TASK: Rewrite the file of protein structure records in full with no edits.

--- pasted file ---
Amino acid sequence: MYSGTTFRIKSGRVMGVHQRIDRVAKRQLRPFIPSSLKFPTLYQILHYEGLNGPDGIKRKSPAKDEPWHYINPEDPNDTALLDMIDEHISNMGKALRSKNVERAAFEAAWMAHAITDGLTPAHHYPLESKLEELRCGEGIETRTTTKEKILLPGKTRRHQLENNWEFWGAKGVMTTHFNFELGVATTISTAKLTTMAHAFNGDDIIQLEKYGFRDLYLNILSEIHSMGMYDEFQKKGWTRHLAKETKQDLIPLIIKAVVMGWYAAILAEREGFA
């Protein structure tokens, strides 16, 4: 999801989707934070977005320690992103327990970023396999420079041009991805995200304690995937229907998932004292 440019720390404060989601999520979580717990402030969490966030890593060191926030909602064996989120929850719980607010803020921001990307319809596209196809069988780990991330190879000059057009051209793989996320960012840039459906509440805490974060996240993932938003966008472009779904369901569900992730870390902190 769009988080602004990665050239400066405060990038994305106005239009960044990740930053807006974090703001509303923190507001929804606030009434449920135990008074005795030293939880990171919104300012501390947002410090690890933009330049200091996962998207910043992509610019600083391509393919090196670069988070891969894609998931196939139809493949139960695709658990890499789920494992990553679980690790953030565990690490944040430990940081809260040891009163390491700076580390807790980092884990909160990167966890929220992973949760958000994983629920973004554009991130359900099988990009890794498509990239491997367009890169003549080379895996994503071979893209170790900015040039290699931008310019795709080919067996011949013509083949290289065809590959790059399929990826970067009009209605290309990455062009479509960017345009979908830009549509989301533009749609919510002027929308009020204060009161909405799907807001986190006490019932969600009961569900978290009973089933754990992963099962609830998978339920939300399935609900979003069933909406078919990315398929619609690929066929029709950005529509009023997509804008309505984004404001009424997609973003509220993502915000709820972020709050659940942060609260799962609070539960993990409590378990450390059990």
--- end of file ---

Amino acid sequence: MYSGTTFRIKSGRVMGVHQRIDRVAKRQLRPFIPSSLKFPTLYQILHYEGLNGPDGIKRKSPAKDEPWHYINPEDPNDTALLDMIDEHISNMGKALRSKNVERAAFEAAWMAHAITDGLTPAHHYPLESKLEELRCGEGIETRTTTKEKILLPGKTRRHQLENNWEFWGAKGVMTTHFNFELGVATTISTAKLTTMAHAFNGDDIIQLEKYGFRDLYLNILSEIHSMGMYDEFQKKGWTRHLAKETKQDLIPLIIKAVVMGWYAAILAEREGFA
């Protein structure tokens, strides 16, 4: 999801989707934070977005320690992103327990970023396999420079041009991805995200304690995937229907998932004292 440019720390404060989601999520979580717990402030969490966030890593060191926030909602064996989120929850719980607010803020921001990307319809596209196809069988780990991330190879000059057009051209793989996320960012840039459906509440805490974060996240993932938003966008472009779904369901569900992730870390902190 769009988080602004990665050239400066405060990038994305106005239009960044990740930053807006974090703001509303923190507001929804606030009434449920135990008074005795030293939880990171919104300012501390947002410090690890933009330049200091996962998207910043992509610019600083391509393919090196670069988070891969894609998931196939139809493949139960695709658990890499789920494992990553679980690790953030565990690490944040430990940081809260040891009163390491700076580390807790980092884990909160990167966890929220992973949760958000994983629920973004554009991130359900099988990009890794498509990239491997367009890169003549080379895996994503071979893209170790900015040039290699931008310019795709080919067996011949013509083949290289065809590959790059399929990826970067009009209605290309990455062009479509960017345009979908830009549509989301533009749609919510002027929308009020204060009161909405799907807001986190006490019932969600009961569900978290009973089933754990992963099962609830998978339920939300399935609900979003069933909406078919990315398929619609690929066929029709950005529509009023997509804008309505984004404001009424997609973003509220993502915000709820972020709050659940942060609260799962609070539960993990409590378990450390059990």